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Insights from the Old Mutual Financial Services Monitor

Insights from the Old Mutual Financial Services Monitor

In a time of economic uncertainty, Old Mutual Namibia remains committed to gaining a deeper understanding of the financial behaviours and attitudes of Namibians.

On Tuesday, Old Mutual Namibia launched its Old Mutual Financial Services Monitor (OMFSM), an annual study, that offers invaluable insights by focusing on a key cohort in society, namely employed Namibians, who account for about 28% of the Namibian population, aged between 18 to 65 with an income of N$3000 or more and reside in urban and peri-urban areas.

Confidence in the economy

According to the OMFSM, only 1 in 4 (24%) working Namibians express confidence in the country’s economic prospects. This is a clear indicator that most Namibians are feeling the weight of a sluggish economy.

Consumer financial outlook

Despite these macroeconomic challenges, the report highlights a sense of optimism among Namibians regarding their financial outlook. About 58% of Namibians believe their financial outlook will improve soon. A clear sign that despite the economic upheavals, there is a strong sense of resilience among Namibians.

The shift in personal earnings

However, the financial reality for many working Namibians is sobering. A significant proportion of individuals (75%) report earning the same or less income than they did three years ago, before the pandemic. In real terms, this means most working Namibians have experienced a decline in their income.

Financial stress

Furthermore, the survey highlights that 42% of Namibian consumers continue to experience significant financial stress. Notably, lower-income earners are more susceptible to financial stress, with many having to provide financial support to extended family members due to the lingering impact of the pandemic. An astonishing 6 in 10 (60%) Namibians find themselves in the “sandwich generation,” financially supporting both children and adult dependents.

Financial priorities

Income security is identified as the top priority for Namibian consumers, followed by cost-cutting measures and paying off debt. Notably, emergency savings have gained importance in 2023, with a 12% increase since 2021, demonstrating a heightened awareness of the importance of financial preparedness.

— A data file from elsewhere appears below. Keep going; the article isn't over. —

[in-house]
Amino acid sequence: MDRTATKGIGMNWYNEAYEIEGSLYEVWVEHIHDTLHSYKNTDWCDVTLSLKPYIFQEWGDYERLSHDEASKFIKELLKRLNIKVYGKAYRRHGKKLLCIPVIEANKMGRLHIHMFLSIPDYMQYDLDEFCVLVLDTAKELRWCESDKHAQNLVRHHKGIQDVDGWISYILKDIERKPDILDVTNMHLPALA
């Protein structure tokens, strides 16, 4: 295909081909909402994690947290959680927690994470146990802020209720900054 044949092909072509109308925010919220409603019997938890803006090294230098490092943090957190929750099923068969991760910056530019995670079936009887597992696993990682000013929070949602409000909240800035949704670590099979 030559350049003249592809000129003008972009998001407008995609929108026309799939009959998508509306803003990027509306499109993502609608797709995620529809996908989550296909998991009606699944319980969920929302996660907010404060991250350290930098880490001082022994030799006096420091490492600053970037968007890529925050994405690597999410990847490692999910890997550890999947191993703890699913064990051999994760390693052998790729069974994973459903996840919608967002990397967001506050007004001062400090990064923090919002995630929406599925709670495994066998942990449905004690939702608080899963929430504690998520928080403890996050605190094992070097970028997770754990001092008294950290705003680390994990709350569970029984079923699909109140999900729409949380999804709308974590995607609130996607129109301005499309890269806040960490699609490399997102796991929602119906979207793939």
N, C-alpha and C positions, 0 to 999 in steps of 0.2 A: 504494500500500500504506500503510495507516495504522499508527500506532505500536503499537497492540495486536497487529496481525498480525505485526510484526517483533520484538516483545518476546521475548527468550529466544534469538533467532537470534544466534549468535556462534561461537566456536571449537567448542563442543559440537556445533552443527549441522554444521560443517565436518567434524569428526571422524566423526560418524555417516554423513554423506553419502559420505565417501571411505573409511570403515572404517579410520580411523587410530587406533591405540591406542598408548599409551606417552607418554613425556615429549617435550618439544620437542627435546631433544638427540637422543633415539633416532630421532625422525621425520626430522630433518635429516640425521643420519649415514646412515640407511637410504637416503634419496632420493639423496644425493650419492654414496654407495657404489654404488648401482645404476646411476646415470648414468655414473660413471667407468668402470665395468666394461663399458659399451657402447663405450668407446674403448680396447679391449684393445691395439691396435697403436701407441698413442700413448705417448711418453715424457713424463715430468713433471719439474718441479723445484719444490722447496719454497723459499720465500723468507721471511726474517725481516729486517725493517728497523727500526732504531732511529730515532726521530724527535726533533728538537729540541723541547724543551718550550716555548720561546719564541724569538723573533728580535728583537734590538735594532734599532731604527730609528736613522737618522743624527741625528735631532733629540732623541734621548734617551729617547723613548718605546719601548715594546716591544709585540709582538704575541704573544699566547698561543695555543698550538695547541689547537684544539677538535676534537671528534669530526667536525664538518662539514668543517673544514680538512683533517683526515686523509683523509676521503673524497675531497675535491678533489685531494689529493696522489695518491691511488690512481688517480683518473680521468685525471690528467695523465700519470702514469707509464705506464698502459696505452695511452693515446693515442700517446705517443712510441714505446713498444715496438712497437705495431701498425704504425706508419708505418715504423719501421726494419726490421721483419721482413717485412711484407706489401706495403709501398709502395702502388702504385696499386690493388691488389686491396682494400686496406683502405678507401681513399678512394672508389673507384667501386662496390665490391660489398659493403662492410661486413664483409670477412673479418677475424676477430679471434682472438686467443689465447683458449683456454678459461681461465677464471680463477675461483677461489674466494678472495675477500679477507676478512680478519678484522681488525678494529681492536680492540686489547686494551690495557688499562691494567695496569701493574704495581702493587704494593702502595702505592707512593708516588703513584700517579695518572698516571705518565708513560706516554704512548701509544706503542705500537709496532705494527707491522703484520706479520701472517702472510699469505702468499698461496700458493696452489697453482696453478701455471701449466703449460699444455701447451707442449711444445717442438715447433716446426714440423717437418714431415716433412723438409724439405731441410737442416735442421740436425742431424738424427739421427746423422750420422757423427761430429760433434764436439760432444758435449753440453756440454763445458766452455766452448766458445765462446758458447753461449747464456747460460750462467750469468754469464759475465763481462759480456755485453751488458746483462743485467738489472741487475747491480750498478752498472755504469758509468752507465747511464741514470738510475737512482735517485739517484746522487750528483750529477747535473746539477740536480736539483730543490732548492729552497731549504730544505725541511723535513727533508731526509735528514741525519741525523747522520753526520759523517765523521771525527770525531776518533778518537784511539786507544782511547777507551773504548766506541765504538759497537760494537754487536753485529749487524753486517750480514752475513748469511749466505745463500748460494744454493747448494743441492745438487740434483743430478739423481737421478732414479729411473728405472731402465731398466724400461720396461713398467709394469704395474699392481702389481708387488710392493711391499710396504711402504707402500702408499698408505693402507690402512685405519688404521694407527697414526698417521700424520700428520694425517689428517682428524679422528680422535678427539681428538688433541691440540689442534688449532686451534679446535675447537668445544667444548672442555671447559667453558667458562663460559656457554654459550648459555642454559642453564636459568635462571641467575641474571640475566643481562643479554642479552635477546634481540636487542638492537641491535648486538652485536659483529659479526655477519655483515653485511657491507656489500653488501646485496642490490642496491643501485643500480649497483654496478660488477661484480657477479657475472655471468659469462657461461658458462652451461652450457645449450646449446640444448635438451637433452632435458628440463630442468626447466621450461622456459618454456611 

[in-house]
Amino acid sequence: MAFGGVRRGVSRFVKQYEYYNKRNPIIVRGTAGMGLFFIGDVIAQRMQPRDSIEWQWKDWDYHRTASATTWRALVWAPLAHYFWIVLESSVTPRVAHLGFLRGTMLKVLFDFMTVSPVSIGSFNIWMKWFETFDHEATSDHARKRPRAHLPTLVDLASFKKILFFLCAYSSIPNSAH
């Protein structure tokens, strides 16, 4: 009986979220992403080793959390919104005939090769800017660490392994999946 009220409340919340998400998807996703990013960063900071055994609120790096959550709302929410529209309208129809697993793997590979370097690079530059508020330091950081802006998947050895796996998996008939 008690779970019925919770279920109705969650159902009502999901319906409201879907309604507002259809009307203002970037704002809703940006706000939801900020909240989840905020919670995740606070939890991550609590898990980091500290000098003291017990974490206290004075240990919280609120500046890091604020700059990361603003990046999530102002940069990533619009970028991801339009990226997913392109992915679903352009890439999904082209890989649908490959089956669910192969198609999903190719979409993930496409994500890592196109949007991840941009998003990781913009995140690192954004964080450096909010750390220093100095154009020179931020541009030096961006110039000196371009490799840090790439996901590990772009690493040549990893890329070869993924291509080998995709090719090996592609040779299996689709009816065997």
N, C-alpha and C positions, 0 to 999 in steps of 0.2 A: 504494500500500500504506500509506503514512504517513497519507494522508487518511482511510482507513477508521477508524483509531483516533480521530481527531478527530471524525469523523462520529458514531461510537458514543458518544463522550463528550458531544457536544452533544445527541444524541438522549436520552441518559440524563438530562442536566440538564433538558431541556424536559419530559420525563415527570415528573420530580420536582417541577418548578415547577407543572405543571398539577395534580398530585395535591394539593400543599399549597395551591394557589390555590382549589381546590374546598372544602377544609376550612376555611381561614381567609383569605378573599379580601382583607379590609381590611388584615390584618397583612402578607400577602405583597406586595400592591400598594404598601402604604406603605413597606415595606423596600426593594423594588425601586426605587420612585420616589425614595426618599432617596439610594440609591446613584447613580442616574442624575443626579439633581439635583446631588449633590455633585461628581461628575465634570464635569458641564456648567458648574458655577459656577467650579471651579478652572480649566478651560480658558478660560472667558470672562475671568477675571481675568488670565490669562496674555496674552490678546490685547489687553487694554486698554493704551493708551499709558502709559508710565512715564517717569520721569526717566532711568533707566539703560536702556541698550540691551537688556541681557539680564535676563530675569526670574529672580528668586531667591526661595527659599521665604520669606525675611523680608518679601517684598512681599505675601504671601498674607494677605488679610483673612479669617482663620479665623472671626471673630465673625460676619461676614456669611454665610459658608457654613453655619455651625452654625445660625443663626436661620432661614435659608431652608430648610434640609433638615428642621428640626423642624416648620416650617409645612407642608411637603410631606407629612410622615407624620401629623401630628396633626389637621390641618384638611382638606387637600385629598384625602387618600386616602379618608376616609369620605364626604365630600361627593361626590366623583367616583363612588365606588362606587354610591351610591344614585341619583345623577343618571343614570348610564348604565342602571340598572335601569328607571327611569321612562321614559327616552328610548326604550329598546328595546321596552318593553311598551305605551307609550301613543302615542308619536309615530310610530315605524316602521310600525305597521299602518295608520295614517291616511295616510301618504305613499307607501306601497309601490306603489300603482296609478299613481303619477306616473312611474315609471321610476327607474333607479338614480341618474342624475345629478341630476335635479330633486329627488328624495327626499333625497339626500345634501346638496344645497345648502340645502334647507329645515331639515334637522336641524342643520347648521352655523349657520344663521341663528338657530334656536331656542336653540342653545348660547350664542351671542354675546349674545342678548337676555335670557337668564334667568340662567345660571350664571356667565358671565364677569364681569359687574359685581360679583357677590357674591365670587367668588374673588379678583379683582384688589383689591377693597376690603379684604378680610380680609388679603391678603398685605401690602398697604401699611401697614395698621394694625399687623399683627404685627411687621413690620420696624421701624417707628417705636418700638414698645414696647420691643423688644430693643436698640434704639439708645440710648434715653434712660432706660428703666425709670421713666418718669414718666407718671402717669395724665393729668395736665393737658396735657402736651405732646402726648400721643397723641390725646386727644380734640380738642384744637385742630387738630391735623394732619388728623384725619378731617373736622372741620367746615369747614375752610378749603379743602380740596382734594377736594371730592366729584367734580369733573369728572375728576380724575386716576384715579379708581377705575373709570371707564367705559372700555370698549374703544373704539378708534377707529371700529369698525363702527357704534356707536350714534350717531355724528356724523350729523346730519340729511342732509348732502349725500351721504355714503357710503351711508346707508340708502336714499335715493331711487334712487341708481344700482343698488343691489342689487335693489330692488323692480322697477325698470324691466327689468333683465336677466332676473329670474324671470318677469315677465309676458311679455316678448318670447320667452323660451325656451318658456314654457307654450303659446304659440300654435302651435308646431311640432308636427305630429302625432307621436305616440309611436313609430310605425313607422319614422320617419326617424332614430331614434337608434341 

Household incoming spending

The survey highlights that consumption/living expenses (48%) account for nearly half of Namibian household spending, with debt servicing (19%) making up a significant portion of expenditure, equal to that of savings. (Note 27% indicate they are struggling to manage their debt)

Personal loans

A striking finding is that about 40% of working Namibians currently have personal loans. These loans are primarily used to cover unexpected expenses (47%), pay off other debts (38%), manage day-to-day expenses (36%), or make specific purchases. Education costs, household maintenance, funeral expenses, and medical and health-related expenses are the primary reasons for taking out personal loans.

Sources of income

The report further reveals that approximately half of Namibian consumers (49%) rely on a single source of income. 29% are considered poly jobbers or are engaged in additional side jobs or contracting work, while almost a quarter use their savings as a source of income.

Retirement savings

When it comes to retirement savings, the report suggests that there is room for improvement. Less than half of all workers are actively saving for retirement, and there is low confidence in the adequacy of their retirement savings. Despite a significant number of respondents not taking any action to save for retirement, there is an expectation that children or the government will provide support during retirement.

In terms of financial goals, emergency savings, saving for children’s education, saving for a better home, and securing their family’s future are the top priorities among working Namibians. Retirement saving, although important, is not the primary savings goal, especially among younger and less affluent individuals.

“In these challenging times, Old Mutual Namibia is dedicated to not only understanding the financial landscape but also actively addressing it. Through initiatives like the Old Mutual Sustainable Economic & Empowerment Drive (OM SEED 2.0), we are empowering entrepreneurs to create employment opportunities. The OMF Indaba serves as a vital platform for fostering important conversations, ensuring that the voices of our community are heard” stated Mignon du Preez, Old Mutual Namibia Group Marketing, Public Affairs and Sustainability Executive.

Du Preez further stated “Our internship programme, on the other hand, plays a significant role in providing meaningful employment for first-time graduates as they embark on their journey into the job market. The Old Mutual Financial Services Monitor sheds light on the challenges faced by working Namibians and underscores the importance of these initiatives in improving financial well-being within our nation.”

The Old Mutual Financial Services Monitor provides invaluable insights into the financial landscape of working Namibians. It highlights the financial challenges of Namibians, the importance of financial security, and the need for accessible and relevant financial information.

From left to right: Denver Kisting, Moderator and Facilitator, Salomo Hei: Managing Director at High Economic Intelligence, Riaan Swiegelaar, Old Mutual Namibia Personal Finance Managing Director, Mignon du Preez, Group Marketing, Public Affairs and Sustainability Executive, Vuyokazi Mabude: Head Knowledge and Insights of Old Mutual Limited, Nurjehaan Parkar, Manager: Marketing Research and Insights, Old Mutual Limited and Tassius Chigariro: Old Mutual Namibia Group Chief Executive.

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